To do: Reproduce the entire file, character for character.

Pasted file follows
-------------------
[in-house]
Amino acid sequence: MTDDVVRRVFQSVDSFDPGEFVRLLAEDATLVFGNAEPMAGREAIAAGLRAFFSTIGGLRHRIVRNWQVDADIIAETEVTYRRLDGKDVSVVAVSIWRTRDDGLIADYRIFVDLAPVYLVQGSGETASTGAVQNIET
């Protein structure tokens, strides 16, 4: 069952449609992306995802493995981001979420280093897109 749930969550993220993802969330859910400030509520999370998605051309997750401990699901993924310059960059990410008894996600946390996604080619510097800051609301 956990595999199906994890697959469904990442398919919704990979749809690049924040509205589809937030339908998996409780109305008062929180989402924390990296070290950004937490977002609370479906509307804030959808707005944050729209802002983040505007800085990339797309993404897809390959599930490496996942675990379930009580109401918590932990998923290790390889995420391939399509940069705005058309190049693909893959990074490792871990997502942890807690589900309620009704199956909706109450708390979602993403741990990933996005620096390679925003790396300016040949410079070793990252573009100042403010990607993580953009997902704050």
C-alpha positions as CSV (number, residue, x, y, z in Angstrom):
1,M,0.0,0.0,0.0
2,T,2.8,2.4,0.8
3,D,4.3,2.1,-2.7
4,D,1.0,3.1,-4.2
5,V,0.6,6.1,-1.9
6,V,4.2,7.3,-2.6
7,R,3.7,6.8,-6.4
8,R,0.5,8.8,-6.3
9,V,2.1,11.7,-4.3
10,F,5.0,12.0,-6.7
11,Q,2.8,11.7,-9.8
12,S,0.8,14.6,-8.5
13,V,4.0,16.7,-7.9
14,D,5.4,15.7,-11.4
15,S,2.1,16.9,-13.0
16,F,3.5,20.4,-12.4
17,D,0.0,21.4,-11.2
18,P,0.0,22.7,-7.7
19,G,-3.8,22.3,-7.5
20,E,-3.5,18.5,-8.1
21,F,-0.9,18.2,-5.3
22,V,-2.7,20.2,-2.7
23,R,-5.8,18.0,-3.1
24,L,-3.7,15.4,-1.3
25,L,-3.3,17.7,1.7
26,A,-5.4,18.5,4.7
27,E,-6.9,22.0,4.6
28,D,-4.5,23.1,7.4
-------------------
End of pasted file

[in-house]
Amino acid sequence: MTDDVVRRVFQSVDSFDPGEFVRLLAEDATLVFGNAEPMAGREAIAAGLRAFFSTIGGLRHRIVRNWQVDADIIAETEVTYRRLDGKDVSVVAVSIWRTRDDGLIADYRIFVDLAPVYLVQGSGETASTGAVQNIET
């Protein structure tokens, strides 16, 4: 069952449609992306995802493995981001979420280093897109 749930969550993220993802969330859910400030509520999370998605051309997750401990699901993924310059960059990410008894996600946390996604080619510097800051609301 956990595999199906994890697959469904990442398919919704990979749809690049924040509205589809937030339908998996409780109305008062929180989402924390990296070290950004937490977002609370479906509307804030959808707005944050729209802002983040505007800085990339797309993404897809390959599930490496996942675990379930009580109401918590932990998923290790390889995420391939399509940069705005058309190049693909893959990074490792871990997502942890807690589900309620009704199956909706109450708390979602993403741990990933996005620096390679925003790396300016040949410079070793990252573009100042403010990607993580953009997902704050």
C-alpha positions as CSV (number, residue, x, y, z in Angstrom):
1,M,0.0,0.0,0.0
2,T,2.8,2.4,0.8
3,D,4.3,2.1,-2.7
4,D,1.0,3.1,-4.2
5,V,0.6,6.1,-1.9
6,V,4.2,7.3,-2.6
7,R,3.7,6.8,-6.4
8,R,0.5,8.8,-6.3
9,V,2.1,11.7,-4.3
10,F,5.0,12.0,-6.7
11,Q,2.8,11.7,-9.8
12,S,0.8,14.6,-8.5
13,V,4.0,16.7,-7.9
14,D,5.4,15.7,-11.4
15,S,2.1,16.9,-13.0
16,F,3.5,20.4,-12.4
17,D,0.0,21.4,-11.2
18,P,0.0,22.7,-7.7
19,G,-3.8,22.3,-7.5
20,E,-3.5,18.5,-8.1
21,F,-0.9,18.2,-5.3
22,V,-2.7,20.2,-2.7
23,R,-5.8,18.0,-3.1
24,L,-3.7,15.4,-1.3
25,L,-3.3,17.7,1.7
26,A,-5.4,18.5,4.7
27,E,-6.9,22.0,4.6
28,D,-4.5,23.1,7.4